Is the business not talking to us about their customer specifications for delivery and just saying, I want the cheapest, I want the orders delivered, just do it. Whereas sometimes your customers have the specifications that you need to, listen to and it's really easy to add those in and to take those details.

But I would say just a miscommunication on delivery time is probably the biggest complaint. But it can be easily fixed.

[00:05:29] Will Schreiber: Yeah. And as you were talking, we got a question come in. This one actually relates a bit, I think the first question we have to what you were just saying. In a world where There is a route and ultimately there are is a time window of okay. It'll be delivered between a certain time and it doesn't match up perfectly with the customer expectation.

What can be done about food safety in those situations? And how can you stress food safety to the driver during delivery as in delivering within a certain frame for. An entire route, or finish a route by a certain length of time.

How do you get customers to leave coolers? How do you get drivers to do the right thing on delivery? We'd love to get your thoughts on. Making sure that the food safety pieces is handled,

[00:06:15] Kyle Levy: but that's another big thing. It really ties into specifications given by customers. I would say. There are some businesses that package all of their orders to be shipped.

So they are going to be good for 24 hours. It doesn't matter if they're left on the roof or they're left, next to the grill. , they're really built to last. Others say, hey. We're putting them in paper bags, they need to be delivered 45 minutes after. It really comes down to, cost and specification of the type of delivery.

Another really good, middle point there is getting these I think they're like 80 cents on Alibaba. It's like a hot cold bag. You throw everything in, you put your logo on it. It's also, a good marketing tool. But those are typically gonna hold for a couple hours. So if that order has to be left outside, it's still gonna be good.

But another big piece comes down to are your customers going to be home between 6 and 8 for example Or does your customer want 6 30? Do they want a more specific time? So offering that to your customers of saying hey, we get your you're busy do you want this higher level of service where we're going to you know match you every time and you're going to be there to receive that order, but one thing I would also say is a big piece of delivery that we found is super helpful is Because we have tracking live tracking and text updates, it's not really all of a sudden of like, oh, wow, my order is 20 minutes away.

They know about in advance and they know it's on the way. Let's say they are out. They can run back home really quick and grab the order or they can prepare themselves to be home. But we typically don't. Recommend doing more than a 2 hour window for delivery and into our window, meaning pick up and delivery within that window because it is food.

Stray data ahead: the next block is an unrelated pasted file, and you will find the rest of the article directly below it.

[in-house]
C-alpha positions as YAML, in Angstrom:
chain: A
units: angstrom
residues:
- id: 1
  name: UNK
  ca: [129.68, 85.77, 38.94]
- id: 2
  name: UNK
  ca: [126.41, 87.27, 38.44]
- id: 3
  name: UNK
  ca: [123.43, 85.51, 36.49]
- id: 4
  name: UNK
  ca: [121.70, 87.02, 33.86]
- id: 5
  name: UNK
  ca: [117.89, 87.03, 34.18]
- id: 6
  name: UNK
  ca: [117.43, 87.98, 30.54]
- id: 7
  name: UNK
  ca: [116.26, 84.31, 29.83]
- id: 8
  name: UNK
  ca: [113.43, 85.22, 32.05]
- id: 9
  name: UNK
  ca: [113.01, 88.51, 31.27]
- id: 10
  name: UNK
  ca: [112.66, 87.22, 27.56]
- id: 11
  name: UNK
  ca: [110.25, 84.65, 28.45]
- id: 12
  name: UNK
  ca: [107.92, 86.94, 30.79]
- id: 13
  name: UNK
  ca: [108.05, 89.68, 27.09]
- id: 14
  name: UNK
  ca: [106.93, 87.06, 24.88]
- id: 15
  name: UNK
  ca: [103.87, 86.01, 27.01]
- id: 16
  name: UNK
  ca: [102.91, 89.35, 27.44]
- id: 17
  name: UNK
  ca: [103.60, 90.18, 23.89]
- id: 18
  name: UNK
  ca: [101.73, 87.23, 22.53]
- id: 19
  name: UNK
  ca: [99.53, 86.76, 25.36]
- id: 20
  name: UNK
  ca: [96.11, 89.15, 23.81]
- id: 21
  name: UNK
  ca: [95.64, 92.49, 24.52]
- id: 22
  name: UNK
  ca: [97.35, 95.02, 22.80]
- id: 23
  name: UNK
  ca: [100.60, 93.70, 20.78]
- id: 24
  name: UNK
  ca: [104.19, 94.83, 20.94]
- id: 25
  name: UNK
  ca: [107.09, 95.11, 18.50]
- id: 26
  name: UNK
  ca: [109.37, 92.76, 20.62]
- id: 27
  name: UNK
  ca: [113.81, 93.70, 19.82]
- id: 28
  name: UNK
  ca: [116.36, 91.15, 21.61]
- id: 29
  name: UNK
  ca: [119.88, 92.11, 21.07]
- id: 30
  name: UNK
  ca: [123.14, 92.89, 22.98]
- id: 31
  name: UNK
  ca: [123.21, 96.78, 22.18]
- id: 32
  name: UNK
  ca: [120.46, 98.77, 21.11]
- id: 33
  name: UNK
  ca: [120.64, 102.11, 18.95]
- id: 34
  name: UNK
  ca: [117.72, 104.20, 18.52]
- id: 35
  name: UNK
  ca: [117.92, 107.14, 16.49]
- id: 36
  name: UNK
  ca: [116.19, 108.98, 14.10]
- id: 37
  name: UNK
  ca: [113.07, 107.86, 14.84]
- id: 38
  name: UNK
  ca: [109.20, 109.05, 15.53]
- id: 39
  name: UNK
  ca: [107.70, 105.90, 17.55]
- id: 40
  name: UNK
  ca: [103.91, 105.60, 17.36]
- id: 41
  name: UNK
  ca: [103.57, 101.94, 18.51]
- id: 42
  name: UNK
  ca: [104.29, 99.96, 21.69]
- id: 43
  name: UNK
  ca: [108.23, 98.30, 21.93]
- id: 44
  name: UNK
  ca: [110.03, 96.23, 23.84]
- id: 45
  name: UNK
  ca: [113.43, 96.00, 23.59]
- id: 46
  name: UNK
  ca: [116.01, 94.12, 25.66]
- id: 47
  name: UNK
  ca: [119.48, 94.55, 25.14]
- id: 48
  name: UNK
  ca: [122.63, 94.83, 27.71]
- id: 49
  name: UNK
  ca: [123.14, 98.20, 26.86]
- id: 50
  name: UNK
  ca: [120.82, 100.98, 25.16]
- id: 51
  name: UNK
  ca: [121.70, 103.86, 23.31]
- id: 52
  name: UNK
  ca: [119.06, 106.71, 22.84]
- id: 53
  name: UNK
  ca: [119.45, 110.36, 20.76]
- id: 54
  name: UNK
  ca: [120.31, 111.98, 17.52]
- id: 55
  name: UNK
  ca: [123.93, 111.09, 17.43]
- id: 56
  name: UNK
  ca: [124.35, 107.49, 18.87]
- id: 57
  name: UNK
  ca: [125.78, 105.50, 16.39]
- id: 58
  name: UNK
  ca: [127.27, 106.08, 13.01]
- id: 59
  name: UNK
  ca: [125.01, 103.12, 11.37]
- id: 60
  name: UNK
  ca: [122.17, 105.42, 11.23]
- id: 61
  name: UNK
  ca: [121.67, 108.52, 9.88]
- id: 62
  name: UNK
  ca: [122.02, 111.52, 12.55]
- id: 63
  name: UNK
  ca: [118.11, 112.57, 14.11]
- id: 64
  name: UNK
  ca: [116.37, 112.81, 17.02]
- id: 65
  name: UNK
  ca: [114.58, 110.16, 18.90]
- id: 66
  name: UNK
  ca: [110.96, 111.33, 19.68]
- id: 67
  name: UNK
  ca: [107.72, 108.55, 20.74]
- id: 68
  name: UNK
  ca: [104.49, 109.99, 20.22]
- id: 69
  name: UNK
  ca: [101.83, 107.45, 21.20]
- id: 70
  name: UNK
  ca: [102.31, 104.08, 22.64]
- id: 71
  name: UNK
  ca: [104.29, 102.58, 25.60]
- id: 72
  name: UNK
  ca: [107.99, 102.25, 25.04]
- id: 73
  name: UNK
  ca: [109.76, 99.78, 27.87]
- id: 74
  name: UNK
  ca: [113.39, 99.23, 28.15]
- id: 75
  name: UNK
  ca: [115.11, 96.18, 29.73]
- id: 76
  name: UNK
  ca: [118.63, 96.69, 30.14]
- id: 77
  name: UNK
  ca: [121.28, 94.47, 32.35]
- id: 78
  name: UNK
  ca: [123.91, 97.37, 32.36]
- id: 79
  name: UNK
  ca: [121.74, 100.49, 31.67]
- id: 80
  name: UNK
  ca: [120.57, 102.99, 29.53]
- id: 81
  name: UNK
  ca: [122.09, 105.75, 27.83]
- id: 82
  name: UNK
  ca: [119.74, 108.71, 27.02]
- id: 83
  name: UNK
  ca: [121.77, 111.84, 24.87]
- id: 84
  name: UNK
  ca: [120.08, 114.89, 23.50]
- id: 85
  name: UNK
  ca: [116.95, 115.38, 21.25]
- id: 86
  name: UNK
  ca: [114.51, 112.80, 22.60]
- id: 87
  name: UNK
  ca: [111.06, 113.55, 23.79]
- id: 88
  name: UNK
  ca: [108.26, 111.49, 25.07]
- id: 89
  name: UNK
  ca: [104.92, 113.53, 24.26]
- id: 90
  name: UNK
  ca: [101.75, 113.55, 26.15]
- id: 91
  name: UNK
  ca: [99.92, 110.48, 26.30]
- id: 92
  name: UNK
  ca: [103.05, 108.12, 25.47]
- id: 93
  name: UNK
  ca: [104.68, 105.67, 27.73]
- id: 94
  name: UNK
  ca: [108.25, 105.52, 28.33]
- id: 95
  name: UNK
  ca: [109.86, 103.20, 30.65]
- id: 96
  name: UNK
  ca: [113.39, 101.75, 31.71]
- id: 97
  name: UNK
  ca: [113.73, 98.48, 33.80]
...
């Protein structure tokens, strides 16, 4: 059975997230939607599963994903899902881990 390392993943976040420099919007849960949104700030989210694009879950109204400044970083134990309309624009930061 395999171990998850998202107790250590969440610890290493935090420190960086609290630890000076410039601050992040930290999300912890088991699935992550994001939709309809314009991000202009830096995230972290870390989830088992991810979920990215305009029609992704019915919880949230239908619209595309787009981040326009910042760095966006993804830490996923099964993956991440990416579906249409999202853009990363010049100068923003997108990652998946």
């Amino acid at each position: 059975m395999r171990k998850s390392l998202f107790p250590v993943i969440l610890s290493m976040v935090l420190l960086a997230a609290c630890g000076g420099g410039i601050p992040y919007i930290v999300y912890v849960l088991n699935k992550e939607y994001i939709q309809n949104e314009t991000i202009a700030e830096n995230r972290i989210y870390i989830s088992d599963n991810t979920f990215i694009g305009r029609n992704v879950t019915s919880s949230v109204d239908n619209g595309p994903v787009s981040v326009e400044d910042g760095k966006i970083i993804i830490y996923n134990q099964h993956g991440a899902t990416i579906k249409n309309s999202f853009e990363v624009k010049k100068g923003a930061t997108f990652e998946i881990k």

So a lot of our deliveries we're doing going to be focused on. Very time specific

[00:08:04] Will Schreiber: and that. That's a great constraint, I think, okay, a 2 hour window is really what you should be budgeting for food. If you're going to run a route. And the question also becomes, there's also I'd love to dig into the tracking piece as well in a second.

But how many stops is that typically like, how big of route should you plan? I know we've talked to customers lately who said they've had a hard time retaining drivers because counterintuitively there were too many stops and they thought that would be good for. The driver because they make more money but actually like a driver gets fatigued.

Now at this point, the food sitting out. So I'm curious if you have information on optimal route length. How many drops per hour you could expect? I know that probably depends on the Metro.

[00:08:50] Kyle Levy: Yeah, it's a really it's a 2 sided issue because 1 you can give drivers a bunch of stops and they're making more money.

But the stops might not really be efficient, so you might have a driver go 5 miles north and deliver 10 and then 20 miles south and now they're driving a ton and they're not really dropping office frequently. But the other issue you have is you give a driver, only 5 stops and then they're just now, what, I didn't do that.

And it's really hard when you have your own drivers because. You then have to, make sure they stay interested. Whereas if you're working with a provider, they're going to be able to give the driver 5 stops, and then they can say, all right, goodbye. I'm going to go do deliveries for another company.

So you're keeping them engaged more average stop per route is really tricky. Manhattan. We could give a driver 50 orders, whereas in, Atlanta, Georgia, we might only be able to do 10 orders per driver. It also then comes down to how many bags does each order have?

Is it something where 1 box, each customer gets a box and 1 box is massive. It depends on how you package it and everything, but can we give, can we even do that? Orders in a driver's car. Do they have a big enough vehicle? Do we have to send a cargo van?

Are drivers can be as interested in that? Because if you have a cargo van now, you can hold a lot more storage and it might not make sense to take, a couple of meal prep orders. It's a lot of balancing keeping drivers interested and paying them well, but also making sure that you're not.

Paying drivers to do a ton of driving and not a lot of drop off. You really want to condense how many drop offs you're doing. So there's not really any perfect numbers. It's really case by case and it's a tricky one.